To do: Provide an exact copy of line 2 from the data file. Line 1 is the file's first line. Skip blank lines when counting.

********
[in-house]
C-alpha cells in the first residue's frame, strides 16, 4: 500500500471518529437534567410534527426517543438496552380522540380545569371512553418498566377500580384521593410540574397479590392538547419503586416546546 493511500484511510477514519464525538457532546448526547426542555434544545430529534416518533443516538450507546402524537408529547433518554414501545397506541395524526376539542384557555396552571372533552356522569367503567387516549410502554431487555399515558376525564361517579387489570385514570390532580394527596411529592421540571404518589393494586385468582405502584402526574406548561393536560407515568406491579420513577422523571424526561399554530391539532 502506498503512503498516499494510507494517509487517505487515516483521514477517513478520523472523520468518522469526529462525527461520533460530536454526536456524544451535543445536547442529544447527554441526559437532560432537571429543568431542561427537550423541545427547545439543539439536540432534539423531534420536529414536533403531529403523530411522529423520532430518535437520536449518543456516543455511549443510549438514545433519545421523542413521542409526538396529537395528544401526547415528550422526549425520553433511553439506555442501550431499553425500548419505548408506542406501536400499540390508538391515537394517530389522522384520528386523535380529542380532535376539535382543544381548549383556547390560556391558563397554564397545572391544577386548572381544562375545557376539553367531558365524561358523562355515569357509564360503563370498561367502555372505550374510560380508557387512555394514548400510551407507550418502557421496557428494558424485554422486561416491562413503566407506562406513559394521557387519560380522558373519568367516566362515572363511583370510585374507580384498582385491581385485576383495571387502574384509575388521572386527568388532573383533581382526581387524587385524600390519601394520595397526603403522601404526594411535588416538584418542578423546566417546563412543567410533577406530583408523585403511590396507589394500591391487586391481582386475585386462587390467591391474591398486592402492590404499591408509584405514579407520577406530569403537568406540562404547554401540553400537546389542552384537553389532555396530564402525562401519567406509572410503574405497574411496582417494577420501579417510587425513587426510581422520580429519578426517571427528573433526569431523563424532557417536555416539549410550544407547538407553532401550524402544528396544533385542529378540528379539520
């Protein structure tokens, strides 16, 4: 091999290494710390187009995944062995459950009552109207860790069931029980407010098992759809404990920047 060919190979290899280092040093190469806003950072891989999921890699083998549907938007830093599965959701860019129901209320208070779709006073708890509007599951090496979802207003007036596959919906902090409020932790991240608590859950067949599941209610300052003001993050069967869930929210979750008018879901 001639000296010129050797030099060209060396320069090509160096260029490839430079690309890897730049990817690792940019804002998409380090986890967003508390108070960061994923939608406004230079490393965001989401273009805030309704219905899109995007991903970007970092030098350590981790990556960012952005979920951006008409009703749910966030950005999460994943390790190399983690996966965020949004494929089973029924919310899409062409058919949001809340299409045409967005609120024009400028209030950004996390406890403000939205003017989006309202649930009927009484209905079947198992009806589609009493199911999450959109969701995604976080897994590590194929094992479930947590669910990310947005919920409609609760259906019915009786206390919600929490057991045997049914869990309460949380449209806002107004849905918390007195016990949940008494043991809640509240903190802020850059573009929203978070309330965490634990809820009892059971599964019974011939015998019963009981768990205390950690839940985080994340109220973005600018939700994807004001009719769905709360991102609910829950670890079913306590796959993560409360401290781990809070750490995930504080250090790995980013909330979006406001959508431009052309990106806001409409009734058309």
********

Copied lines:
C-alpha cells in the first residue's frame, strides 16, 4: 500500500471518529437534567410534527426517543438496552380522540380545569371512553418498566377500580384521593410540574397479590392538547419503586416546546 493511500484511510477514519464525538457532546448526547426542555434544545430529534416518533443516538450507546402524537408529547433518554414501545397506541395524526376539542384557555396552571372533552356522569367503567387516549410502554431487555399515558376525564361517579387489570385514570390532580394527596411529592421540571404518589393494586385468582405502584402526574406548561393536560407515568406491579420513577422523571424526561399554530391539532 502506498503512503498516499494510507494517509487517505487515516483521514477517513478520523472523520468518522469526529462525527461520533460530536454526536456524544451535543445536547442529544447527554441526559437532560432537571429543568431542561427537550423541545427547545439543539439536540432534539423531534420536529414536533403531529403523530411522529423520532430518535437520536449518543456516543455511549443510549438514545433519545421523542413521542409526538396529537395528544401526547415528550422526549425520553433511553439506555442501550431499553425500548419505548408506542406501536400499540390508538391515537394517530389522522384520528386523535380529542380532535376539535382543544381548549383556547390560556391558563397554564397545572391544577386548572381544562375545557376539553367531558365524561358523562355515569357509564360503563370498561367502555372505550374510560380508557387512555394514548400510551407507550418502557421496557428494558424485554422486561416491562413503566407506562406513559394521557387519560380522558373519568367516566362515572363511583370510585374507580384498582385491581385485576383495571387502574384509575388521572386527568388532573383533581382526581387524587385524600390519601394520595397526603403522601404526594411535588416538584418542578423546566417546563412543567410533577406530583408523585403511590396507589394500591391487586391481582386475585386462587390467591391474591398486592402492590404499591408509584405514579407520577406530569403537568406540562404547554401540553400537546389542552384537553389532555396530564402525562401519567406509572410503574405497574411496582417494577420501579417510587425513587426510581422520580429519578426517571427528573433526569431523563424532557417536555416539549410550544407547538407553532401550524402544528396544533385542529378540528379539520